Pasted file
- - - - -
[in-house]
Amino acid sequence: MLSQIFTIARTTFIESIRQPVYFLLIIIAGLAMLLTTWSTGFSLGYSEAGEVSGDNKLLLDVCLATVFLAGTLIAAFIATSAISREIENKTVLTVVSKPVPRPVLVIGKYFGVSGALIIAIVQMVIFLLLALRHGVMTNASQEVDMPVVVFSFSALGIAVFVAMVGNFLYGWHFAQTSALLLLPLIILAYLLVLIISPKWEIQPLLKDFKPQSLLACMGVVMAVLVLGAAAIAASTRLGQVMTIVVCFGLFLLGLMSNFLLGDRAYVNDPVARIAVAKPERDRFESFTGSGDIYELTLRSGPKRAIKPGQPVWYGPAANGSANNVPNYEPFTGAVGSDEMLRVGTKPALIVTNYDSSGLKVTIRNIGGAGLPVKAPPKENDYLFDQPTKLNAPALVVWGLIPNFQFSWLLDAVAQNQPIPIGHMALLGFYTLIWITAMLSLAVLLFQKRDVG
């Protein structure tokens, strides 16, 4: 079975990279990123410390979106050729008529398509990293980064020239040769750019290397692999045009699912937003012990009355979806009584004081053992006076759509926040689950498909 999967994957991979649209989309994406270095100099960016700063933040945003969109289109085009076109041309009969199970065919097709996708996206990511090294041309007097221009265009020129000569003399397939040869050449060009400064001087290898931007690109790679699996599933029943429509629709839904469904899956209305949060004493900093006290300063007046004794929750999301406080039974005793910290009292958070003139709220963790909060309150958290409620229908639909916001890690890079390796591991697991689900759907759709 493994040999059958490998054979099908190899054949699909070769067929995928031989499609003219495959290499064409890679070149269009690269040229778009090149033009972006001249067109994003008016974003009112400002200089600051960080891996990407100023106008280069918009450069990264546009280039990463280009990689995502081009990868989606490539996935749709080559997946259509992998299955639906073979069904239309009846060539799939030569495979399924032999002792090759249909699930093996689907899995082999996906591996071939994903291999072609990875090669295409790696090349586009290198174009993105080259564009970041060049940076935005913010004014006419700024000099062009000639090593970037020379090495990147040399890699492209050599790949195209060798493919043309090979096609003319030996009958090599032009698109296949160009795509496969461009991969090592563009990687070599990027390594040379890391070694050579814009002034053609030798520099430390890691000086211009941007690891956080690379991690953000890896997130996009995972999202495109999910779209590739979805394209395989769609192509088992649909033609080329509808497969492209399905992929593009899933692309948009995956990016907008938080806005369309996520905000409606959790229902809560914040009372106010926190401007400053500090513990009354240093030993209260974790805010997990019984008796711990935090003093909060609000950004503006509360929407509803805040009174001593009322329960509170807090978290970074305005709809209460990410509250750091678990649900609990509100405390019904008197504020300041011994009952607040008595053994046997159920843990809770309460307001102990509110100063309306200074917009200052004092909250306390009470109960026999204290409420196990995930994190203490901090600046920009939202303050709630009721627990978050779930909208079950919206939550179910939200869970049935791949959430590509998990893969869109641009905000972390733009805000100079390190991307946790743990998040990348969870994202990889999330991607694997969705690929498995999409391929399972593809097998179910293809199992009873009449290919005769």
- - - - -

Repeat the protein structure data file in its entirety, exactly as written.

[in-house]
Amino acid sequence: MLSQIFTIARTTFIESIRQPVYFLLIIIAGLAMLLTTWSTGFSLGYSEAGEVSGDNKLLLDVCLATVFLAGTLIAAFIATSAISREIENKTVLTVVSKPVPRPVLVIGKYFGVSGALIIAIVQMVIFLLLALRHGVMTNASQEVDMPVVVFSFSALGIAVFVAMVGNFLYGWHFAQTSALLLLPLIILAYLLVLIISPKWEIQPLLKDFKPQSLLACMGVVMAVLVLGAAAIAASTRLGQVMTIVVCFGLFLLGLMSNFLLGDRAYVNDPVARIAVAKPERDRFESFTGSGDIYELTLRSGPKRAIKPGQPVWYGPAANGSANNVPNYEPFTGAVGSDEMLRVGTKPALIVTNYDSSGLKVTIRNIGGAGLPVKAPPKENDYLFDQPTKLNAPALVVWGLIPNFQFSWLLDAVAQNQPIPIGHMALLGFYTLIWITAMLSLAVLLFQKRDVG
């Protein structure tokens, strides 16, 4: 079975990279990123410390979106050729008529398509990293980064020239040769750019290397692999045009699912937003012990009355979806009584004081053992006076759509926040689950498909 999967994957991979649209989309994406270095100099960016700063933040945003969109289109085009076109041309009969199970065919097709996708996206990511090294041309007097221009265009020129000569003399397939040869050449060009400064001087290898931007690109790679699996599933029943429509629709839904469904899956209305949060004493900093006290300063007046004794929750999301406080039974005793910290009292958070003139709220963790909060309150958290409620229908639909916001890690890079390796591991697991689900759907759709 493994040999059958490998054979099908190899054949699909070769067929995928031989499609003219495959290499064409890679070149269009690269040229778009090149033009972006001249067109994003008016974003009112400002200089600051960080891996990407100023106008280069918009450069990264546009280039990463280009990689995502081009990868989606490539996935749709080559997946259509992998299955639906073979069904239309009846060539799939030569495979399924032999002792090759249909699930093996689907899995082999996906591996071939994903291999072609990875090669295409790696090349586009290198174009993105080259564009970041060049940076935005913010004014006419700024000099062009000639090593970037020379090495990147040399890699492209050599790949195209060798493919043309090979096609003319030996009958090599032009698109296949160009795509496969461009991969090592563009990687070599990027390594040379890391070694050579814009002034053609030798520099430390890691000086211009941007690891956080690379991690953000890896997130996009995972999202495109999910779209590739979805394209395989769609192509088992649909033609080329509808497969492209399905992929593009899933692309948009995956990016907008938080806005369309996520905000409606959790229902809560914040009372106010926190401007400053500090513990009354240093030993209260974790805010997990019984008796711990935090003093909060609000950004503006509360929407509803805040009174001593009322329960509170807090978290970074305005709809209460990410509250750091678990649900609990509100405390019904008197504020300041011994009952607040008595053994046997159920843990809770309460307001102990509110100063309306200074917009200052004092909250306390009470109960026999204290409420196990995930994190203490901090600046920009939202303050709630009721627990978050779930909208079950919206939550179910939200869970049935791949959430590509998990893969869109641009905000972390733009805000100079390190991307946790743990998040990348969870994202990889999330991607694997969705690929498995999409391929399972593809097998179910293809199992009873009449290919005769």